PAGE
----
Alan Murdoch was granted planning permission for conversion of the barn into residential units in April 2016.
But that was subject to a condition that required him to install acoustic fencing to meet the concerns of neighbour David Smith-Ryland, of Plestowes Farm, Barford.
Smith-Ryland fears residents of the new homes would hound him with complaints about "noise nuisance".
The farmer's judicial review challenge to the planning permission was previously rejected by a judge.
But Smith-Ryland was back in court after the council discharged a planning condition in February this year which stipulated that acoustic fencing had to be sound-proof enough to ensure that new residents of the barn would not suffer "unacceptable disturbance."
Council planners discharged the condition after Murdoch said he would install a fence recommended by acoustic experts. Officers found that the proposed fence would deliver "an acceptable acoustic environment".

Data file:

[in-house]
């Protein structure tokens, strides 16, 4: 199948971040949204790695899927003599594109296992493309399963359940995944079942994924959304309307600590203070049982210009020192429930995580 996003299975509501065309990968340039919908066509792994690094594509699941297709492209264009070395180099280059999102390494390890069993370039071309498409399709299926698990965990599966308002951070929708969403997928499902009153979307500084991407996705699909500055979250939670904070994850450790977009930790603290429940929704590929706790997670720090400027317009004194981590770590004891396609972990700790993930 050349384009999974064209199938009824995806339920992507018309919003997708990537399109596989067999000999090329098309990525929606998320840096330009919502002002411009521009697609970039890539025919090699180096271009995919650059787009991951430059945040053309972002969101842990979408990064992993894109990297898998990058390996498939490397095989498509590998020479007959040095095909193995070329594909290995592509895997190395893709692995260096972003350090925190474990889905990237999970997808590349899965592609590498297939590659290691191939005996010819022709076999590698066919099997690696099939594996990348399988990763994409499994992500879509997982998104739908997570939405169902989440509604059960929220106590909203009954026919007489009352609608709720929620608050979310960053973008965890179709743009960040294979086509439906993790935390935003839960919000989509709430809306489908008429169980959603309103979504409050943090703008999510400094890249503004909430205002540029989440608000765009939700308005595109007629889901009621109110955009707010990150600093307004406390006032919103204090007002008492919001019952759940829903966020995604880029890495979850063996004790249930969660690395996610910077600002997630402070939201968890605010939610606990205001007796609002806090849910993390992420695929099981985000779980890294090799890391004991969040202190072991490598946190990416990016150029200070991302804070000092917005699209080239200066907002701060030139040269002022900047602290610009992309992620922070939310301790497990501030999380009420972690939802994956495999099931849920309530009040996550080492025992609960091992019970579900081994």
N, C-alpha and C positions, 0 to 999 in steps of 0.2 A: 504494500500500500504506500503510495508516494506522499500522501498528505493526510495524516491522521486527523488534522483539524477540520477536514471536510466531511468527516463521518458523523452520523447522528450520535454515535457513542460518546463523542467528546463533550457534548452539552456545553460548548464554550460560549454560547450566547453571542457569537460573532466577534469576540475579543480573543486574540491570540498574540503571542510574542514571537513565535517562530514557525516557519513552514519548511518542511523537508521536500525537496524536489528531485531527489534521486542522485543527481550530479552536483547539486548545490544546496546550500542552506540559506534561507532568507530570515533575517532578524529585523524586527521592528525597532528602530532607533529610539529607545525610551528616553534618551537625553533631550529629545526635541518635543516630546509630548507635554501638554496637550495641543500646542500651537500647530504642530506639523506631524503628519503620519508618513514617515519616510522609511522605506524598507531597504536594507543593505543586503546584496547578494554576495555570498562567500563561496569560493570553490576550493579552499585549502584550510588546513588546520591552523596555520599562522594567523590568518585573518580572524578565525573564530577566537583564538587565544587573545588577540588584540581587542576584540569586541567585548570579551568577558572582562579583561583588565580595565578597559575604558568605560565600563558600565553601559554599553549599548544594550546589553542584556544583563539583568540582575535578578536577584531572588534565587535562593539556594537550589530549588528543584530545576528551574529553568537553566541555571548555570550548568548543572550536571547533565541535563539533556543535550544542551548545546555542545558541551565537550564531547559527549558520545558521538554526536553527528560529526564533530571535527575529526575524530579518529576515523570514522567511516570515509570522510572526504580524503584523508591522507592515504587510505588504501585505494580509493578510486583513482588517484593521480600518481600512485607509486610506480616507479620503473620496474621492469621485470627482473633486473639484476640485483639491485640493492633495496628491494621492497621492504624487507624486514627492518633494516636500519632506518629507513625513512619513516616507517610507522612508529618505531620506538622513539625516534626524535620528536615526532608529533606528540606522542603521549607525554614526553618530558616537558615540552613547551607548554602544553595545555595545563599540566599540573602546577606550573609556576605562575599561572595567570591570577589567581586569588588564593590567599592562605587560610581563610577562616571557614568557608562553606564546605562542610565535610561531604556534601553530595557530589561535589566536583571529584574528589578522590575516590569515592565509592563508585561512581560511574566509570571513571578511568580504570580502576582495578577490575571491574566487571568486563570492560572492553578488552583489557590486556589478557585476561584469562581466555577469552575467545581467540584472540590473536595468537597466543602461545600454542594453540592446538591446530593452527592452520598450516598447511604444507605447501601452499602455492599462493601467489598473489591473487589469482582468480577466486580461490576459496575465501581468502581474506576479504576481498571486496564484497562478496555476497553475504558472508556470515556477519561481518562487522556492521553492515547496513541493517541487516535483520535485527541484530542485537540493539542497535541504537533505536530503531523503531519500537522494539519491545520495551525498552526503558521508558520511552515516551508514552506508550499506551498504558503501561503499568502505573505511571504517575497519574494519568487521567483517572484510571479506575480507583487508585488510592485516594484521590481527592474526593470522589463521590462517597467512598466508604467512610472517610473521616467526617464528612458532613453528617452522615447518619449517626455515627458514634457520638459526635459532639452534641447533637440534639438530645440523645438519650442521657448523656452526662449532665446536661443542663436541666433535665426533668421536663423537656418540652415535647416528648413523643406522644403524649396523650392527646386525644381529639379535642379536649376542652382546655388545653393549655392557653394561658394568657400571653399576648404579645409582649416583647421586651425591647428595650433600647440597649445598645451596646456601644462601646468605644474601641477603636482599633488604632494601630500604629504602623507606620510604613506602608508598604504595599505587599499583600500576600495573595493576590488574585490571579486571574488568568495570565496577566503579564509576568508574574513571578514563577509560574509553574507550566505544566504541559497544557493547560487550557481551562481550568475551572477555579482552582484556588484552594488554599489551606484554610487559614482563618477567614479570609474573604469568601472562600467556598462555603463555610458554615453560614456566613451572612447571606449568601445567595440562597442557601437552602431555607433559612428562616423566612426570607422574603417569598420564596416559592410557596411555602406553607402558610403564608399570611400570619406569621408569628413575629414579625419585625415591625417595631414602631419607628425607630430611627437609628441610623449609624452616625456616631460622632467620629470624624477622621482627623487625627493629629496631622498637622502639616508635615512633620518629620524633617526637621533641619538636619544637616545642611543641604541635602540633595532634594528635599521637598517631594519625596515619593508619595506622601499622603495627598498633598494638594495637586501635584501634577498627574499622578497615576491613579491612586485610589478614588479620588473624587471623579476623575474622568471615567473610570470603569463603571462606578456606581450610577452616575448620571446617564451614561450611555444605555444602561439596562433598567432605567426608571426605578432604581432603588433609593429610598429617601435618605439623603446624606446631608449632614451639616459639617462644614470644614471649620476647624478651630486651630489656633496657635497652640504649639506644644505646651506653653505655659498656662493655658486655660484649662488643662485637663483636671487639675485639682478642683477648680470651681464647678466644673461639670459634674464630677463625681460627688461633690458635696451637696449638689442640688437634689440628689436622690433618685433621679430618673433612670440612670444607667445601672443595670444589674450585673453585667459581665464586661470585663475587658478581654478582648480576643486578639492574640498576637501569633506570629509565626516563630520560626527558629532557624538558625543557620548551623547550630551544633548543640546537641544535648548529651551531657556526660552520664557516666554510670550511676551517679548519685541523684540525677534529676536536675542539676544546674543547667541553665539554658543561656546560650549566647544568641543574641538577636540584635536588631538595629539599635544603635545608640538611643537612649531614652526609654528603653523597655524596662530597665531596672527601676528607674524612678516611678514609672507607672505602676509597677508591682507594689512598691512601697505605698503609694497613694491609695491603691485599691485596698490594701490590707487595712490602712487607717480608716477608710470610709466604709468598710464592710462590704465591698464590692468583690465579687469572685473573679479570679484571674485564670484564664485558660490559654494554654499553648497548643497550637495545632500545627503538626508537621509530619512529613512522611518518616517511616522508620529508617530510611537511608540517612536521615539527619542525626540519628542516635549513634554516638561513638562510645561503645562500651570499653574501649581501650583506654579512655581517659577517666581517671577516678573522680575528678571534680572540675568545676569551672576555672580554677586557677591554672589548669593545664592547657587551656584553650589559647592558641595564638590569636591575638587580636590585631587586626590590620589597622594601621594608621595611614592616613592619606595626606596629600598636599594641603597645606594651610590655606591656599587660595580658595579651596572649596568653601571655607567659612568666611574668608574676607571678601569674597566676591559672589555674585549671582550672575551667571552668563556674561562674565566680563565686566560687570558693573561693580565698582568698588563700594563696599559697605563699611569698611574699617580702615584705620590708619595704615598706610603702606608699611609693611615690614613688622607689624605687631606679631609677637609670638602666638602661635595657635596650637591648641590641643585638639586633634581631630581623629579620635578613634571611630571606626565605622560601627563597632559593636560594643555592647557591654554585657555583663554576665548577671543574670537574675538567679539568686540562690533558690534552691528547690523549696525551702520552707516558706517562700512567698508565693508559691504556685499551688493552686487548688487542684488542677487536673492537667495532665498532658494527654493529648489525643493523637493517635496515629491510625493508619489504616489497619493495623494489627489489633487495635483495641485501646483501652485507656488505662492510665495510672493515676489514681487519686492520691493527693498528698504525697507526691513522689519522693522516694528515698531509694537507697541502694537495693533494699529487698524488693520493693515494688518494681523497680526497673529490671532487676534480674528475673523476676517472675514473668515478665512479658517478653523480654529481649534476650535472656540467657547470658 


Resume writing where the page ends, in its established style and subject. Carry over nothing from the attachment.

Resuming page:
At the High Court, Smith-Ryland's lawyers argued that the fence proposed by Murdoch would have been "non-compliant" with the condition had it remained in place.
The lifting of the condition meant he would still be exposed to noise nuisance complaints, said his barrister, Paul Cairnes QC.
But dismissing the farmer's challenge last week, Mr Justice Jay said a council environmental health officer who approved the fence clearly took noise levels into account.
The issue of what would or would not be an "unacceptable disturbance" could not viewed in "purely mechanistic or numerical terms", he added.
The council's decision to lift the condition had not been attacked as irrational and the judge could detect no legal flaw in its conclusions.
Last week, an Oxfordshire council failed in a High Court challenge to block plans for a housing development on the edge of a village after a judge rejected its arguments that an inspector had ignored critical parts of its emerging local plan.
Also last week, a Leicestershire man failed in a High Court challenge against a planning consent to convert a local shop into a Domino's pizza outlet, after a judge rejected his arguments that the decision had not taken account of relevant local planning policies and had breached equality legislation.